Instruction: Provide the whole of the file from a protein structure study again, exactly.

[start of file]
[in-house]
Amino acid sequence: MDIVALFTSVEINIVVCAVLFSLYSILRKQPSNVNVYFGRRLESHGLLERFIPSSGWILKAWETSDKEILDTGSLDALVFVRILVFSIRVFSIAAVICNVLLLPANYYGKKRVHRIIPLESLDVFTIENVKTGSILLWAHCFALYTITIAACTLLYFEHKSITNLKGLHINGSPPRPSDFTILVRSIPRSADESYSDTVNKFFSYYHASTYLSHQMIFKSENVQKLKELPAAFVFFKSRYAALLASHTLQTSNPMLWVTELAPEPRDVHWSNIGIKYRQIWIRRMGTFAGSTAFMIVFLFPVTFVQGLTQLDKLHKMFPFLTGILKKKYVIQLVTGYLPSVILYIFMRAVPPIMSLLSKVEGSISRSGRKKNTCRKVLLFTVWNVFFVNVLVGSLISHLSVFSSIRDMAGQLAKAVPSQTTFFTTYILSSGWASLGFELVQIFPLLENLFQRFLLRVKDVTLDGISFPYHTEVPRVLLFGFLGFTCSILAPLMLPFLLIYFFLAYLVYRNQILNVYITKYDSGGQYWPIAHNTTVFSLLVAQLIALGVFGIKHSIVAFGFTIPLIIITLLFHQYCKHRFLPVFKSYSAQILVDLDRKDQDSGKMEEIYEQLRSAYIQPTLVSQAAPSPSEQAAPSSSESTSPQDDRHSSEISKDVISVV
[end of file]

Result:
[in-house]
Amino acid sequence: MDIVALFTSVEINIVVCAVLFSLYSILRKQPSNVNVYFGRRLESHGLLERFIPSSGWILKAWETSDKEILDTGSLDALVFVRILVFSIRVFSIAAVICNVLLLPANYYGKKRVHRIIPLESLDVFTIENVKTGSILLWAHCFALYTITIAACTLLYFEHKSITNLKGLHINGSPPRPSDFTILVRSIPRSADESYSDTVNKFFSYYHASTYLSHQMIFKSENVQKLKELPAAFVFFKSRYAALLASHTLQTSNPMLWVTELAPEPRDVHWSNIGIKYRQIWIRRMGTFAGSTAFMIVFLFPVTFVQGLTQLDKLHKMFPFLTGILKKKYVIQLVTGYLPSVILYIFMRAVPPIMSLLSKVEGSISRSGRKKNTCRKVLLFTVWNVFFVNVLVGSLISHLSVFSSIRDMAGQLAKAVPSQTTFFTTYILSSGWASLGFELVQIFPLLENLFQRFLLRVKDVTLDGISFPYHTEVPRVLLFGFLGFTCSILAPLMLPFLLIYFFLAYLVYRNQILNVYITKYDSGGQYWPIAHNTTVFSLLVAQLIALGVFGIKHSIVAFGFTIPLIIITLLFHQYCKHRFLPVFKSYSAQILVDLDRKDQDSGKMEEIYEQLRSAYIQPTLVSQAAPSPSEQAAPSSSESTSPQDDRHSSEISKDVISVV